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Contamination by infectious agents or chemicals can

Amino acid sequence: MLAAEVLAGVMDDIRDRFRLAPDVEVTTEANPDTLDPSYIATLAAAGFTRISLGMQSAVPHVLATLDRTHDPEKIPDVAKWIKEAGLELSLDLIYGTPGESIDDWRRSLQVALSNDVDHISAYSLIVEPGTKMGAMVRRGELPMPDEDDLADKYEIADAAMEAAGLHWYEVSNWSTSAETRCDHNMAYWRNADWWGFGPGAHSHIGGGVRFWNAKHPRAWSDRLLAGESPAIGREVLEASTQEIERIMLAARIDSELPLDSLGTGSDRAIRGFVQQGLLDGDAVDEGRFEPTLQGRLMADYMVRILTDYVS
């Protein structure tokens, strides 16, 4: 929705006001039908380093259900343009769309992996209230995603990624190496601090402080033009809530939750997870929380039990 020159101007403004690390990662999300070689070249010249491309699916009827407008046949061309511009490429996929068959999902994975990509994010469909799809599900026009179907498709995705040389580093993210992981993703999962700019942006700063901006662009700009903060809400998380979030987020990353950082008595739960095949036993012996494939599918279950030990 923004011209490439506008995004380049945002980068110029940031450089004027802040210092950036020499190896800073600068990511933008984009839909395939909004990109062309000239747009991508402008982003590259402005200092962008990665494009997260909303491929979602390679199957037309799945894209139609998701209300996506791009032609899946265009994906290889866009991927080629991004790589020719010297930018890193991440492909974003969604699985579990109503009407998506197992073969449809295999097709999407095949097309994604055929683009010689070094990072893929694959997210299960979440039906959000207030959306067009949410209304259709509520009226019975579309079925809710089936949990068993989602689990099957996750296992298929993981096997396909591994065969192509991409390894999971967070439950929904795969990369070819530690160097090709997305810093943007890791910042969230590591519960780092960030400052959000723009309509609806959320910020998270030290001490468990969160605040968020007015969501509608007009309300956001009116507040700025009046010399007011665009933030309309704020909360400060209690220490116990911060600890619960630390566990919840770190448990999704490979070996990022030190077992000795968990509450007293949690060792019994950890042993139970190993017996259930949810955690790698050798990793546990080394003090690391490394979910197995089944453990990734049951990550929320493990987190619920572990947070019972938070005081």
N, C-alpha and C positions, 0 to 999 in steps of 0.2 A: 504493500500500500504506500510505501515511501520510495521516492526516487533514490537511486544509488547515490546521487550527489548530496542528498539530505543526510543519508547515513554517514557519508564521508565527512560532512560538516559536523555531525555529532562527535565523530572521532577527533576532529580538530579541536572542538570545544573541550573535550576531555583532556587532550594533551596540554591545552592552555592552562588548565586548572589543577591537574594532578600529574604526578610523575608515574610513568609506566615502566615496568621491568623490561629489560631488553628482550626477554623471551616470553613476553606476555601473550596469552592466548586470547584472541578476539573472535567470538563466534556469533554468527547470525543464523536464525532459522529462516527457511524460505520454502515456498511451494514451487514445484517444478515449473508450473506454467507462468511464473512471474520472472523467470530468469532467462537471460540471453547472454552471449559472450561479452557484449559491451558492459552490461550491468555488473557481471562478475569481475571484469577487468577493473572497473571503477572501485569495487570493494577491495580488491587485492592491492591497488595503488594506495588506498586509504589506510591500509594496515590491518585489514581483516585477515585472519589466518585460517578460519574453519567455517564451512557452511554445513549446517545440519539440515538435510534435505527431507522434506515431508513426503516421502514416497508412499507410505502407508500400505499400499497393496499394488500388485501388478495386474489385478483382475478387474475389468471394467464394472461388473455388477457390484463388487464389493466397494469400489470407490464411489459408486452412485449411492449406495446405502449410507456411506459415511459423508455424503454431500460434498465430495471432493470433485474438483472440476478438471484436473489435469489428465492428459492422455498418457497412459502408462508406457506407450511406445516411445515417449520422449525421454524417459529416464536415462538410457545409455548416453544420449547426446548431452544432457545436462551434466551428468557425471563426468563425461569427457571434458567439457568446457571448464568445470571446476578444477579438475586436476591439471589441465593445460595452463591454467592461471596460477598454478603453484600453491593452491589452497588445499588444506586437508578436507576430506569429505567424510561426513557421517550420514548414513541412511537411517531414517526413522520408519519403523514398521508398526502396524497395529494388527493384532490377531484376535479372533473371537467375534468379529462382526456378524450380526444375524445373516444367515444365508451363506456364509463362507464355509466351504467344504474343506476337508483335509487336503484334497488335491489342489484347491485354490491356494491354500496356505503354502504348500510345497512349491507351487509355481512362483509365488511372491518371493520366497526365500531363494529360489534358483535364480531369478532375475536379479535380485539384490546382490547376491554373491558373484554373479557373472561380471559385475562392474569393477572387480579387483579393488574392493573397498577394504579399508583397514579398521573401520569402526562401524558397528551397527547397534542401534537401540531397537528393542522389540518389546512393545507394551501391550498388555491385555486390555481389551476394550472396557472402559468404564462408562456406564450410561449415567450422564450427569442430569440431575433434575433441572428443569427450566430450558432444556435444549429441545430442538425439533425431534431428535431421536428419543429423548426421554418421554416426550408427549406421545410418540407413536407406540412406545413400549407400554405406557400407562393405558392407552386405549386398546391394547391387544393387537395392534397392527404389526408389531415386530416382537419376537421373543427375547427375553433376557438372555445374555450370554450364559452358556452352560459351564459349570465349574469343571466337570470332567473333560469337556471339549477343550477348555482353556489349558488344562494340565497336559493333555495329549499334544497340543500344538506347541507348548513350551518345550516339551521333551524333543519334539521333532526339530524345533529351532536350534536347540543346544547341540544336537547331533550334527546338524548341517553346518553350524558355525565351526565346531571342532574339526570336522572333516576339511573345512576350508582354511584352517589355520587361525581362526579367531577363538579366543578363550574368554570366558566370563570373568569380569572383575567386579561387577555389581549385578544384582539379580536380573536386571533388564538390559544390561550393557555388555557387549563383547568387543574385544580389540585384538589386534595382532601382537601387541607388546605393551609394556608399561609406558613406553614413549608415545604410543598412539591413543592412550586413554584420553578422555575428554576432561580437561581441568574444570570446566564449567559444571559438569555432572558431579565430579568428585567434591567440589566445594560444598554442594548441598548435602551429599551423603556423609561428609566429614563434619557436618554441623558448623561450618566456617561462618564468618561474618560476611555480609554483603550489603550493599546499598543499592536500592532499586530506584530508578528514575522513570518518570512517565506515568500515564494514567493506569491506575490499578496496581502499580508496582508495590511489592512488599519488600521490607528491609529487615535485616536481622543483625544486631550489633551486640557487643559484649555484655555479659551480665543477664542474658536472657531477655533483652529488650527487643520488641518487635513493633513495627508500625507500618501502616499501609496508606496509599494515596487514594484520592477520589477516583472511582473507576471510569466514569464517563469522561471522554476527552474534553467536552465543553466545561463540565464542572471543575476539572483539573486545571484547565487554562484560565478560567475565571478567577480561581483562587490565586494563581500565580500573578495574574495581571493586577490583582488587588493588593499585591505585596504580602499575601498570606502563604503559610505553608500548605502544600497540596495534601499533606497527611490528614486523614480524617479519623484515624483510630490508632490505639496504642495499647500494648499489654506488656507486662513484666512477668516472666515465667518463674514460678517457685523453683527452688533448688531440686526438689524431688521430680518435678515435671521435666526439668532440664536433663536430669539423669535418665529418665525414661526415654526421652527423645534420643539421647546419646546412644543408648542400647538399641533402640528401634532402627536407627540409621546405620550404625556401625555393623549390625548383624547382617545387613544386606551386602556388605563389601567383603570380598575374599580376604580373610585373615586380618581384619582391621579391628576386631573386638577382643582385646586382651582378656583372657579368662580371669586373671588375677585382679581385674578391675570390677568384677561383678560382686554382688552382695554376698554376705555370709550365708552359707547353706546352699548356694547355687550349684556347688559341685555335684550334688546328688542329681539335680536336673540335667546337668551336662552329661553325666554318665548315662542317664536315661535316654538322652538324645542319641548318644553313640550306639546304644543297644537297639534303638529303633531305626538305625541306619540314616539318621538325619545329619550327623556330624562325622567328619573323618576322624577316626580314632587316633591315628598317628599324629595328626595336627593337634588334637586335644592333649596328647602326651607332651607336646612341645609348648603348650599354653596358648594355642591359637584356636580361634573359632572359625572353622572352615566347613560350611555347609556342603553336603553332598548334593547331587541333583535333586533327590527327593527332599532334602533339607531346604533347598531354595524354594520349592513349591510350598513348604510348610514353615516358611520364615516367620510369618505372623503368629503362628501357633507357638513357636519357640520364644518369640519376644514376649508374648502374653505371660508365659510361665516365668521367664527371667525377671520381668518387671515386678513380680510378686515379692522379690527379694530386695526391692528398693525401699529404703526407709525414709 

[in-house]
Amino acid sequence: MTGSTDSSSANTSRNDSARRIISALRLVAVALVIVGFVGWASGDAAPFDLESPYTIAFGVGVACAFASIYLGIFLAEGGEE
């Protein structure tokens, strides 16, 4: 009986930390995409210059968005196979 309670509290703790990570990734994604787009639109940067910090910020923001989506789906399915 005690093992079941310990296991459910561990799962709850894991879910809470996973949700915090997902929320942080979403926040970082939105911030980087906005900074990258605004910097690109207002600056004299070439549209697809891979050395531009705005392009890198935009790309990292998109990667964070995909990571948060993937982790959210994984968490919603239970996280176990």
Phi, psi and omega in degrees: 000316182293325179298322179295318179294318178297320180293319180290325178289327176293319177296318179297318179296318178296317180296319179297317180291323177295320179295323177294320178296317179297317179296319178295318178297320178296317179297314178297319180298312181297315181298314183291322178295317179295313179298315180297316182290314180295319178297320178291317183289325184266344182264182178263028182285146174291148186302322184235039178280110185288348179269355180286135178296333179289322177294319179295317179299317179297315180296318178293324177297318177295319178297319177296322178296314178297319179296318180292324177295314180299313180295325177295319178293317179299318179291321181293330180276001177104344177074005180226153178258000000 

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Contamination by infectious agents or chemicals can cause mild to severe illness. Protecting water sources and minimizing exposure to contaminated water sources are important parts of environmental health. As a result of recent technological innovations improving the ability to extract oil and natural gas from shale and other rock formations, the popularity of hydraulic fracturing, or fracking, has surged, leading to new investment opportunities and positive growth for the domestic gas and oil production industry. With the expansion, however, has come risk and scrutiny. To help quantify and qualify those potential risks, and in response to escalating public concern, Congress directed the U.S. Environmental Protection Agency (“EPA”) to conduct a study into the potential impacts of fracking on drinking and ground water. A first report of results is expected by the end of 2012, with a final report to be released in 2014. Although the evolving industry offers many potential benefits, there are a number of environmental issues leading to increased federal and state regulation of the industry. There is considerable concern that fracking can lead to contamination of groundwater as a result of spills, faulty well construction, or other means, including disposal into underground injection wells. In 2010, residents of Pavillion, Wyoming complained about the condition of their well water. In December 2011, EPA released a report finding that compounds associated with fracking chemicals had been detected in the groundwater beneath the community and health officials advised residents not to drink the water. EPA did emphasize, however, that its findings are specific to the area due to the fact the fracking activities in Pavillion occurred below the level of the drinking water aquifer and close to water wells, unlike other locations where drilling is more remote and fracking occurs much deeper than the level of groundwater that would normally be used. In January 2012, EPA began testing water supplies for 61 homes in Susquehanna County, Pennsylvania, and provided replacement drinking water supplies to four homes where water tests raised health concerns. Both the state Department of Environmental Protection and the driller
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